Retirees all over the country, who have their hard-earned life savings in cash-based investments were left reeling on Tuesday when the Reserve Bank dropped interest rates by 0.25% relatively unexpectedly. For many it means that there is less money in their hip pocket every week until economic circumstances change. Our article two days ago on how interest rate cuts affect retirees certainly created a lot of agreement, with many feeling lost about where to invest and burned by the surprise cut. So we asked the experts and did some digging into what your alternatives are and how you can manage your risk. We have to start by saying that these are insights only, and you should, before any investment decisions seek the advice of a qualified Financial Planner.
There is no doubt about it, seniors around Australia are concerned. We had lots of comments on our site that were clearly distressed by the continued interest rate cutting, and the impact it is having on lifestyle of largely self funded retirees. People are concerned about their investments from three perspectives: They want them to support them for their whole remaining life, so the investment has to have some longevity; people want to invest in safe assets that are not at the whims of rapid change to economic circumstances, especially after the GFC; and people want to see that their money can be readily accessed, sometimes for unexpected needs.
There is plenty retirees can do to avoid a financial loss or cut to your income. We’ve boiled it down into three simple areas:
1. Shop around for interest rate based products
Term deposit rates have already fallen following the interest rate cut. It never takes the banks long. But some banks are offering more competitive rates than others. It could be worth you taking a look around to consider how you can get the best bang for your buck.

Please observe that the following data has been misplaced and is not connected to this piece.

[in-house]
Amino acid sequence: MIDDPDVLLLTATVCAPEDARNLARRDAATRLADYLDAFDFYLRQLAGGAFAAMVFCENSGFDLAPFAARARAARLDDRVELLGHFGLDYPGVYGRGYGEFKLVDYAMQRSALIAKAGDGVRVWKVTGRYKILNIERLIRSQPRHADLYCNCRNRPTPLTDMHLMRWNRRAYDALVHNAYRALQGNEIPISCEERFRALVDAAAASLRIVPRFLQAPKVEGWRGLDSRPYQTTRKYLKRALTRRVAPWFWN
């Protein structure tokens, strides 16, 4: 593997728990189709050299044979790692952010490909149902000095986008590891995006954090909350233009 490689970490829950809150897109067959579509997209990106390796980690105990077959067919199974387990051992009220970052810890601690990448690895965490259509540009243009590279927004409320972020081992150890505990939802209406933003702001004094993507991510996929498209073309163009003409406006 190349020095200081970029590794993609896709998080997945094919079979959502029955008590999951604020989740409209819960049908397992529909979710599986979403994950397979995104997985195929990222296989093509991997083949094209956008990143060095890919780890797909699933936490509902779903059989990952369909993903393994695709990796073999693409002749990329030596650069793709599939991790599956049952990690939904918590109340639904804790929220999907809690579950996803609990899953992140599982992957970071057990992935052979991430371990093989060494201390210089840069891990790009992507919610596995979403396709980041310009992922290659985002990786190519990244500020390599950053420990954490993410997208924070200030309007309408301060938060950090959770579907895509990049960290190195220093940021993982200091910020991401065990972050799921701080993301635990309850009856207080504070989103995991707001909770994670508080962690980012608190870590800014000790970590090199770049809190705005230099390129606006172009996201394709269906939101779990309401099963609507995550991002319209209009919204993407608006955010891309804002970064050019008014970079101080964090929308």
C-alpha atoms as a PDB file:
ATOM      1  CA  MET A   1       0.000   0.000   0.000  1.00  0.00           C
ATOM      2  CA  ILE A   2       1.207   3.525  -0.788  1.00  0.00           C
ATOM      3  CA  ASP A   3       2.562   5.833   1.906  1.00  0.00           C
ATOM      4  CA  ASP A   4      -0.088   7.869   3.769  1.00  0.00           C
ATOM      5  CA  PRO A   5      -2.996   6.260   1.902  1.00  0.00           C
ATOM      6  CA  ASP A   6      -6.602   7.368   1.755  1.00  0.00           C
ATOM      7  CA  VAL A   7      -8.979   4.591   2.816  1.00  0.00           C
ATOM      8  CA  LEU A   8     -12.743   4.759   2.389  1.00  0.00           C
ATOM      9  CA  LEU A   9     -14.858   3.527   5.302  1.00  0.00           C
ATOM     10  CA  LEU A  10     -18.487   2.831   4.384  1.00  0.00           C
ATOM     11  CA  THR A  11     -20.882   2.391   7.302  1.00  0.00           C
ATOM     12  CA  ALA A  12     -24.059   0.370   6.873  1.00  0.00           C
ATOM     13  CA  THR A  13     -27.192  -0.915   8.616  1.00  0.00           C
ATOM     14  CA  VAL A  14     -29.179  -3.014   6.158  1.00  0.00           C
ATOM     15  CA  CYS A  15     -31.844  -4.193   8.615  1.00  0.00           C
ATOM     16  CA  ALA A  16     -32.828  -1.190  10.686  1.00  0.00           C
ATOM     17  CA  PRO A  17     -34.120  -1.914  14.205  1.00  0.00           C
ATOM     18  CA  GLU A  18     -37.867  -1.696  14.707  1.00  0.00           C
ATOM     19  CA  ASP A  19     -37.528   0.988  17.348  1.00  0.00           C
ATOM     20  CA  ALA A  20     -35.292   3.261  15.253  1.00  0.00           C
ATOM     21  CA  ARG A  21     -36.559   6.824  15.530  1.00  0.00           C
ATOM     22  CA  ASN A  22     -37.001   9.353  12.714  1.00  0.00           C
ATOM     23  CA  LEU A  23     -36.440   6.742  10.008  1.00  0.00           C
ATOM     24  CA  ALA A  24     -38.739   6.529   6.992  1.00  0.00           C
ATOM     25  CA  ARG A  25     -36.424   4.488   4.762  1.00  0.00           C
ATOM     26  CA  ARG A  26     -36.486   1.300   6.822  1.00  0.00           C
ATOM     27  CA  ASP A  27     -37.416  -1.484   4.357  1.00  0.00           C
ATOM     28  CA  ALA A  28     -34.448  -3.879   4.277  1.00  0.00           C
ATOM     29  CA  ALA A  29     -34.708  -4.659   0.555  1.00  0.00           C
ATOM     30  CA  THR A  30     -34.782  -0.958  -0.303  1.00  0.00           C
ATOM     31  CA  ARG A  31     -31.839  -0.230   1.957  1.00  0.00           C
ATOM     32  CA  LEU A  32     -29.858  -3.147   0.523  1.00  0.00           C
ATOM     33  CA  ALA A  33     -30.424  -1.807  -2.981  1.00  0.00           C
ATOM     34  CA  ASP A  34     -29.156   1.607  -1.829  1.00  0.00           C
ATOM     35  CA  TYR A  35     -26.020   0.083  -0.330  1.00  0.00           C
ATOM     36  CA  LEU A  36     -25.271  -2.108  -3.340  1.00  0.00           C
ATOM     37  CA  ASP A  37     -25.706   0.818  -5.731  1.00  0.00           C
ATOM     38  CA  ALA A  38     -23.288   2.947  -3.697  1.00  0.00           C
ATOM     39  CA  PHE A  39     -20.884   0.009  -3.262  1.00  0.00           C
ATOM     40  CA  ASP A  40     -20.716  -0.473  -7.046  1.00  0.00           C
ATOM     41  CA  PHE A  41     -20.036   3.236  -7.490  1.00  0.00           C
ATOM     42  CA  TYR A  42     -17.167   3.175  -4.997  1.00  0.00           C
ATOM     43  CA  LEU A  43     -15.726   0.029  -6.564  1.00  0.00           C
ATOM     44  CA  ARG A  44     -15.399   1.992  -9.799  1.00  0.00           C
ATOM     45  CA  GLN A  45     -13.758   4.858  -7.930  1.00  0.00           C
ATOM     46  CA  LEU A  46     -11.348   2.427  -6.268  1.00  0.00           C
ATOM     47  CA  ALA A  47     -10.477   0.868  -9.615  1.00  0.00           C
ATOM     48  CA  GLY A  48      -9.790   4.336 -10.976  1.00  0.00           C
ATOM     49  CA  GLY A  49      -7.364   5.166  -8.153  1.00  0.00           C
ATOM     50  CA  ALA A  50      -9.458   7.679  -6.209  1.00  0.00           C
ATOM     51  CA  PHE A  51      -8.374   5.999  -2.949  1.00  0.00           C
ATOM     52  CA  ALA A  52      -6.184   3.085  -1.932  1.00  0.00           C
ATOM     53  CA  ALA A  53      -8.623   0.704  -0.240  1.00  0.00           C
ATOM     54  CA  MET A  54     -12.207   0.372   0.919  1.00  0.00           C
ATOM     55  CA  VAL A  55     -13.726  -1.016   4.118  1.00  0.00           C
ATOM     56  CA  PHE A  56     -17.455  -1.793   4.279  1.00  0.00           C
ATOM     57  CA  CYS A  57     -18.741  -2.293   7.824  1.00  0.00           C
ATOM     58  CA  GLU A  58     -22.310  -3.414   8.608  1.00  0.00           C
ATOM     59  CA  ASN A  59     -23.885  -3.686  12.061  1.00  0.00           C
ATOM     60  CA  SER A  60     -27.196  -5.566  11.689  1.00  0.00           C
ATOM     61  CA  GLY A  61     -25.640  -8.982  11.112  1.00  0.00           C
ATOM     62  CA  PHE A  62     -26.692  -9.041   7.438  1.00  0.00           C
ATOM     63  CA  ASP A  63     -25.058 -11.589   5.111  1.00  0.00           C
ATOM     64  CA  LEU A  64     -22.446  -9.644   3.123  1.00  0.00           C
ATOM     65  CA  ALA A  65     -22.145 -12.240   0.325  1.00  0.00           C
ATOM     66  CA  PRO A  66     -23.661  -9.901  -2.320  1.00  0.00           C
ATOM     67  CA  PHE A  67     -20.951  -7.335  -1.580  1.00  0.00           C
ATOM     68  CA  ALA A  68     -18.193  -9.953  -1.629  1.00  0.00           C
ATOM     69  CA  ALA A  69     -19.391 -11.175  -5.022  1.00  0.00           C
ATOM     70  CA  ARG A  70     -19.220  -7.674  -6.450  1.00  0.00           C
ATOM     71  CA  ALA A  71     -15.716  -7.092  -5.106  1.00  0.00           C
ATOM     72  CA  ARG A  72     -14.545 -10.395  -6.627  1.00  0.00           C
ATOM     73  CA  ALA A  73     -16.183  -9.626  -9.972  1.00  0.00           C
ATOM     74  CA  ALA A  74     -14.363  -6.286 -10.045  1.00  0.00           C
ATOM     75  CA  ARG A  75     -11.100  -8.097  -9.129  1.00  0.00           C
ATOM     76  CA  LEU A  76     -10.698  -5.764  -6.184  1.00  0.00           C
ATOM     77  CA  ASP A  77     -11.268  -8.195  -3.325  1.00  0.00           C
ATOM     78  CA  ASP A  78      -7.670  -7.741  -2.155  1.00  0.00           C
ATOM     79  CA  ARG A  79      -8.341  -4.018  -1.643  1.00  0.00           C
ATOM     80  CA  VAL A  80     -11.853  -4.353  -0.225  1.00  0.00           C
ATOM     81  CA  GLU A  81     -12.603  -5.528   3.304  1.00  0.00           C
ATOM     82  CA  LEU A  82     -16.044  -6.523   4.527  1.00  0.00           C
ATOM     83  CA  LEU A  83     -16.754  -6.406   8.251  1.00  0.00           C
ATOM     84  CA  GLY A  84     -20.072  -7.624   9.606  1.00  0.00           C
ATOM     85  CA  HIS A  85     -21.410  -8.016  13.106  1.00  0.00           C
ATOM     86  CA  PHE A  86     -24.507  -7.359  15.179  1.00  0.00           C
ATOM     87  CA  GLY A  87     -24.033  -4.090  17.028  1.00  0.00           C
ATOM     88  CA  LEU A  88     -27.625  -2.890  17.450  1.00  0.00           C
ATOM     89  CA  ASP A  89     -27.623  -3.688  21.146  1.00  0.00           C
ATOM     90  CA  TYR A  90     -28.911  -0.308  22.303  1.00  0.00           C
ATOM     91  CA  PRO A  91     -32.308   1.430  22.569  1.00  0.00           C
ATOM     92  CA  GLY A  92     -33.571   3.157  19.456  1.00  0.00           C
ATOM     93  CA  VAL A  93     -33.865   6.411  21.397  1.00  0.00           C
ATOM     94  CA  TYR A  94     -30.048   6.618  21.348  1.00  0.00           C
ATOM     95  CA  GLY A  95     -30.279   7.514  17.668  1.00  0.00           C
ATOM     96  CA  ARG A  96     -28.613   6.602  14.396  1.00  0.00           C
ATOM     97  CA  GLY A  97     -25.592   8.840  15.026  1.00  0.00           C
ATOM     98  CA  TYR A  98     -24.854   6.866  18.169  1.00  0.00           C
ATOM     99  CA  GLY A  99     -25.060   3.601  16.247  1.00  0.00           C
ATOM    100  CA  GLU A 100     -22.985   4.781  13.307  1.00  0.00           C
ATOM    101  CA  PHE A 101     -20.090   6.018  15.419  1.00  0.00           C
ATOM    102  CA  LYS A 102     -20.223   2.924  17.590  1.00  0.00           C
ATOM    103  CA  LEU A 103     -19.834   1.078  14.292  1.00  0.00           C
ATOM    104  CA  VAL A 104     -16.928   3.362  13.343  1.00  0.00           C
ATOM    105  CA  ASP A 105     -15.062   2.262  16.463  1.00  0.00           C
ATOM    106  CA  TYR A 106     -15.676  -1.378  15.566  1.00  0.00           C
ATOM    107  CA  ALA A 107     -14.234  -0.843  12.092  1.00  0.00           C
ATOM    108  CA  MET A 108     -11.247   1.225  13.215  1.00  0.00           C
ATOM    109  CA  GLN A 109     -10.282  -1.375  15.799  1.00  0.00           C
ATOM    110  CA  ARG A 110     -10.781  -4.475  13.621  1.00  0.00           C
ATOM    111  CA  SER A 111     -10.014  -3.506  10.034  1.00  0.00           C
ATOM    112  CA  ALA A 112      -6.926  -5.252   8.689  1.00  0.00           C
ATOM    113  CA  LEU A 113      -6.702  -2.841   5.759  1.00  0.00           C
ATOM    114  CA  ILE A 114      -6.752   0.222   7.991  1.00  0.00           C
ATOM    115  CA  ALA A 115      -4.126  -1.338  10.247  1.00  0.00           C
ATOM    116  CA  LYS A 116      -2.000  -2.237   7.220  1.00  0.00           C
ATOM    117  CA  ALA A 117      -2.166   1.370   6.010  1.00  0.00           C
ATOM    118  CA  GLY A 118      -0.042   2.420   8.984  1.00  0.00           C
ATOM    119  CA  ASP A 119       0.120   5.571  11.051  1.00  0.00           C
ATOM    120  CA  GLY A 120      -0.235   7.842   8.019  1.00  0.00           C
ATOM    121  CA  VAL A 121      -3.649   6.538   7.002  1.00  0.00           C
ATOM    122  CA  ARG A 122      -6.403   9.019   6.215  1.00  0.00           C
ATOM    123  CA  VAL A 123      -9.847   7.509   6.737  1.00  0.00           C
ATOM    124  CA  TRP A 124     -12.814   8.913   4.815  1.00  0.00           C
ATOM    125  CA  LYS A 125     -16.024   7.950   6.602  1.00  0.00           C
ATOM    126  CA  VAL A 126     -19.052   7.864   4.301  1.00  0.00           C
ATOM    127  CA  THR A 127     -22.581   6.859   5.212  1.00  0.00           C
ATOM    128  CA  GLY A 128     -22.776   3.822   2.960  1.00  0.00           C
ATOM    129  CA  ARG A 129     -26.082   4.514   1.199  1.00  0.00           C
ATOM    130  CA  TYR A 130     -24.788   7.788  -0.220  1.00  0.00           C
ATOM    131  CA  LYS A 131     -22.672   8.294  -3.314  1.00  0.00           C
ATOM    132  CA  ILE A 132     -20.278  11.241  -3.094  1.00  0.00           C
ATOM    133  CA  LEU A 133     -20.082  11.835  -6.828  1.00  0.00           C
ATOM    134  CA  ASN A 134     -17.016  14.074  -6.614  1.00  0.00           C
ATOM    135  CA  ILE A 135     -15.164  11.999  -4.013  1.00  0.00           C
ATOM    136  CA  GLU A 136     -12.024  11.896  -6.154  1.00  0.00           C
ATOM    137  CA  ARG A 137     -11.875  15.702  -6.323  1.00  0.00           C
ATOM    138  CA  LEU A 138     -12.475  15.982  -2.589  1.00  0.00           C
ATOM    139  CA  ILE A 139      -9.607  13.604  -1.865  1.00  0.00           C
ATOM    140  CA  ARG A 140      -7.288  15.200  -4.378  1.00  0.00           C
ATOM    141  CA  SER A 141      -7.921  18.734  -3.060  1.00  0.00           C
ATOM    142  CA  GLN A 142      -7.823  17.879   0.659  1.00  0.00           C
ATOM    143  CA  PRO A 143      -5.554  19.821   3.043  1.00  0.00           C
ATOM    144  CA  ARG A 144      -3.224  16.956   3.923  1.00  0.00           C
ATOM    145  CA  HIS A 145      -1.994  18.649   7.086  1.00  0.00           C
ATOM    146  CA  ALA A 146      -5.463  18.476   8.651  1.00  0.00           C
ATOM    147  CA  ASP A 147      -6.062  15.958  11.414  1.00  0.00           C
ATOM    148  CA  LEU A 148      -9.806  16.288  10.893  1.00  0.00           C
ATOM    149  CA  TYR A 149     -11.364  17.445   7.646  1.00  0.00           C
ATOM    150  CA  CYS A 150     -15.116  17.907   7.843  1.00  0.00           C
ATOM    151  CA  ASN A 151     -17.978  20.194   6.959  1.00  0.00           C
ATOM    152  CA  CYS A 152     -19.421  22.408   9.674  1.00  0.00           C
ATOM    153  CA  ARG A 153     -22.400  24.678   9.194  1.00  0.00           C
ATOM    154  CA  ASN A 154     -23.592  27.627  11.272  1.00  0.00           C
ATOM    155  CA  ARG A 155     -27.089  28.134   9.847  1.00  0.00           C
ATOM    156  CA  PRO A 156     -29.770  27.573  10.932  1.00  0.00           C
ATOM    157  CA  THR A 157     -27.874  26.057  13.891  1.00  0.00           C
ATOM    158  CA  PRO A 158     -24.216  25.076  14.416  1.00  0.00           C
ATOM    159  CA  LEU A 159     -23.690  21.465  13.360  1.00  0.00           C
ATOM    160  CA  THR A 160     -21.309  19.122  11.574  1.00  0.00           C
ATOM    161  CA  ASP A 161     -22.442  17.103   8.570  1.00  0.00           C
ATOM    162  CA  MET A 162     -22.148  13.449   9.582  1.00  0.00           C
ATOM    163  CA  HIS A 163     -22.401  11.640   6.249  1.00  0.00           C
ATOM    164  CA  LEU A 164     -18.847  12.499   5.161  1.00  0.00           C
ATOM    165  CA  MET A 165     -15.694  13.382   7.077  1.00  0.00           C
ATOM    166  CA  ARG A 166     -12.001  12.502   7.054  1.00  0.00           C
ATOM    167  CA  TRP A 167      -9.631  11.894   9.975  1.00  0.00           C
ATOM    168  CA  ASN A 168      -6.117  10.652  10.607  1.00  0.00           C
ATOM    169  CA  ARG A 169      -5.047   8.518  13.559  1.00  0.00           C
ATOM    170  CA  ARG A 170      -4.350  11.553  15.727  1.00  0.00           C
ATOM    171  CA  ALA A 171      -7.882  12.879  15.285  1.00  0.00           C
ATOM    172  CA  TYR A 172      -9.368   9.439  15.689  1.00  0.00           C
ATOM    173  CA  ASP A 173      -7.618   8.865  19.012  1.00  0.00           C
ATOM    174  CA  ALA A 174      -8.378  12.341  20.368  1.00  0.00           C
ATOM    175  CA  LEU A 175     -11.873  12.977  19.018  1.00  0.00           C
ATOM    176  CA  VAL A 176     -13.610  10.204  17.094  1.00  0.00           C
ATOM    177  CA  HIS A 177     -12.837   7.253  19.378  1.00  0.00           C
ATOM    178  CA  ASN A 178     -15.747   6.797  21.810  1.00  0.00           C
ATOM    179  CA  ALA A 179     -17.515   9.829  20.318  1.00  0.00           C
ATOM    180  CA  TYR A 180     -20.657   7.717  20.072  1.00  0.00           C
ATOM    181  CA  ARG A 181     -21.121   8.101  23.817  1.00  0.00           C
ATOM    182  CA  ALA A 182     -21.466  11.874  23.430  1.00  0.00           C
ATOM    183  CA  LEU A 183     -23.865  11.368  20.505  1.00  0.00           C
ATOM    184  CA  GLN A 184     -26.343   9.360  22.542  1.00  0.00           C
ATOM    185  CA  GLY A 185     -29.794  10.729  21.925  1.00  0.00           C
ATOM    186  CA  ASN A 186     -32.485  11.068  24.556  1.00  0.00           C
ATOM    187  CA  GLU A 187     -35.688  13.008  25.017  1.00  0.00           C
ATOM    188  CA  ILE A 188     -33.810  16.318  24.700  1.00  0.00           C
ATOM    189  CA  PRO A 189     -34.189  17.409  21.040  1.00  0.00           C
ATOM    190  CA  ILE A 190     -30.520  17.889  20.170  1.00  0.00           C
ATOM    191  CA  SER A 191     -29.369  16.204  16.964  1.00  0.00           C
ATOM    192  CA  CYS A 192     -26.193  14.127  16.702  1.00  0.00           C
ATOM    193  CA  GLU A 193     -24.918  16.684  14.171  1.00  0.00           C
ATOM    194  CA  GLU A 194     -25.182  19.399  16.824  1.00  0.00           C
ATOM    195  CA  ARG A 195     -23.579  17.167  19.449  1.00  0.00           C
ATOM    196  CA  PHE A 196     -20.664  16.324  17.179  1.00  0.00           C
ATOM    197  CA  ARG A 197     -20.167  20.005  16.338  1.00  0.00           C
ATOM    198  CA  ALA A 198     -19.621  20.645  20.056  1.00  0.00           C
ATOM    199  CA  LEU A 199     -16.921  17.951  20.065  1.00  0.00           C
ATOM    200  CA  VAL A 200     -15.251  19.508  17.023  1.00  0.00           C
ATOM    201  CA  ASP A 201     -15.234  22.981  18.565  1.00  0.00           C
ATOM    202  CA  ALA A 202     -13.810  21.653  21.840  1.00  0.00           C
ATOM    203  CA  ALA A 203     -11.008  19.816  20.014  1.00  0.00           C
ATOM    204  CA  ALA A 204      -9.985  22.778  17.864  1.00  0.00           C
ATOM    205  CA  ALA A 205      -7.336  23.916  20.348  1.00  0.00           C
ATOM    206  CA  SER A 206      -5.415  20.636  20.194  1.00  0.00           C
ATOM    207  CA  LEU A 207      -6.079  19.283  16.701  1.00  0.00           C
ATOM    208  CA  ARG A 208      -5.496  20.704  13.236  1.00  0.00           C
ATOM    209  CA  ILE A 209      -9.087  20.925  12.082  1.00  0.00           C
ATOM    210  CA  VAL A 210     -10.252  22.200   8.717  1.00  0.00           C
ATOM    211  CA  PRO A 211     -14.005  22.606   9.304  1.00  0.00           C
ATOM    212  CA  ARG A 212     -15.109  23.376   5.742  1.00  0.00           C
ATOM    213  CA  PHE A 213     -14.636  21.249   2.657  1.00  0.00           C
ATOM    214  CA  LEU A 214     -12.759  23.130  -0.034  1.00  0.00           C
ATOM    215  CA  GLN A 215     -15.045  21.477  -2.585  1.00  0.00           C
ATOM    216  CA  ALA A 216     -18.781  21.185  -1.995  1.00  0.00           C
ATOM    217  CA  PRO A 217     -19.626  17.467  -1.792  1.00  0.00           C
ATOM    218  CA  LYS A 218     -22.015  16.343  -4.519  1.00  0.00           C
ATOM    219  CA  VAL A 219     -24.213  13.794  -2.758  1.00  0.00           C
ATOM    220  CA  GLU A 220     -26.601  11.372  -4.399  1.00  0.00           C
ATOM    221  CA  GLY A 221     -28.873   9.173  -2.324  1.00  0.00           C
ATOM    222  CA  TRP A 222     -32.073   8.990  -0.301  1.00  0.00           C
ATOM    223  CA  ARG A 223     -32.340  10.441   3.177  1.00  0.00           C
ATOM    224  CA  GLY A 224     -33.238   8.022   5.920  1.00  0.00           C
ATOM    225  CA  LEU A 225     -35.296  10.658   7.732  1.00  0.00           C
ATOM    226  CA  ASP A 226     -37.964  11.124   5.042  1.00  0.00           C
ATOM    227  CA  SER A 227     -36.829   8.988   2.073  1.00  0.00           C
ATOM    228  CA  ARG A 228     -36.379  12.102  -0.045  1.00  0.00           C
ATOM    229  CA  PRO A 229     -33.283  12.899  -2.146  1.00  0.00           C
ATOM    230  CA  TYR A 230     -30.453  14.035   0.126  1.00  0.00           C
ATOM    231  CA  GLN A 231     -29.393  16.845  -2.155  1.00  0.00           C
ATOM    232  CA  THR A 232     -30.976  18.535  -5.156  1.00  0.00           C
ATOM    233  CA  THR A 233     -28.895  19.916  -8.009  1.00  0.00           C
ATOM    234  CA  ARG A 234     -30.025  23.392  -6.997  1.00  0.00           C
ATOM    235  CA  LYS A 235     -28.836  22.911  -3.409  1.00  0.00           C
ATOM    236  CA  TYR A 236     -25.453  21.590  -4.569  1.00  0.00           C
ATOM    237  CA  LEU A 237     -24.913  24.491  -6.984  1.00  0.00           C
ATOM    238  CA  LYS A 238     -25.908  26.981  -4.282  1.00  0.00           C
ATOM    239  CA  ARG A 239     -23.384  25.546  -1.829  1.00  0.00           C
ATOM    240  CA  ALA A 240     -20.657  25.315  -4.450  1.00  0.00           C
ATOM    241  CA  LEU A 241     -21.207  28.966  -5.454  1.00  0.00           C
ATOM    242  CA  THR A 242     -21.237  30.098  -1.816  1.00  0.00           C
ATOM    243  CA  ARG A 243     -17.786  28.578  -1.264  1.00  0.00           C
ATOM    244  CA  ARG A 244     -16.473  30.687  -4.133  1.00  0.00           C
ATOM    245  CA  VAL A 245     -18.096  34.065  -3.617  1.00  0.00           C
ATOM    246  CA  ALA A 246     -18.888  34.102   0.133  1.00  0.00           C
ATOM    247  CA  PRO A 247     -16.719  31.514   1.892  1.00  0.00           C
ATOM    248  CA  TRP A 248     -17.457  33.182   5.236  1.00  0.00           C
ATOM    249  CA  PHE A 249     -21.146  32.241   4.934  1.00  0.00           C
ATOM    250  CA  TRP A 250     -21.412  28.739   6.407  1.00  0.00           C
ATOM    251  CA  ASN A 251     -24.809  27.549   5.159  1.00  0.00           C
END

Depending on the period you are willing to lock up your money and the terms on which you want your interest paid, different banks are offering a great variance in rates. Some banks are offering a 12 month term deposit at 2.5%, while others are offering them at 3.4% with interest paid on maturity. The difference on $100,000 invested could be as much as $450 in your pocket per year.
2. Take a long hard look at property or, the alternative, funds that invest in property
Australian investors have had a long love-affair with real estate and 2015 is likely to be no different. Leading National Property Adviser Jon Rivera, is insistent that retirees who invest carefully in the right properties should be able to achieve a yield of 4-6%, and that this should be available in city markets of Brisbane, Sydney and Melbourne at the moment.
“Property is performing strongly in many Australian cities where rental vacancy rates are between 1-2.5%. And with the dollar dropping, I expect housing to have considerable capital growth this year. International investors are bringing their money to Australia’s well-considered market and investing which we think will continue, and provide some support for growth,” said Mr Rivera.
And many of the superannuation funds and managed funds are investing in property, so they too offer some good exposure to this area for those who don’t want to own the hard assets but want to be exposed to growth.
3. Consider allocating some of your money to a high risk investment like shares
Whilst many retirees had their confidence and bank accounts bruised by the sharemarket in the GFC, the period since then has been stellar. If your risk profile allows for some allocation to equities, experts tell us returns on a portfolio of well-selected blue chip shares can exceed a yield of 5.5%, and more if they achieve capital growth at the same time. The big banks, utilities and property companies have been some of the yield-investor favourites for the last 24 months according to the Motley Fool, one of Australia’s respected investment sites.
Tell us today how you juggle your risk profile with your desire to sustain a decent income in a low interest rate environment. Plenty of people are keen to compare notes!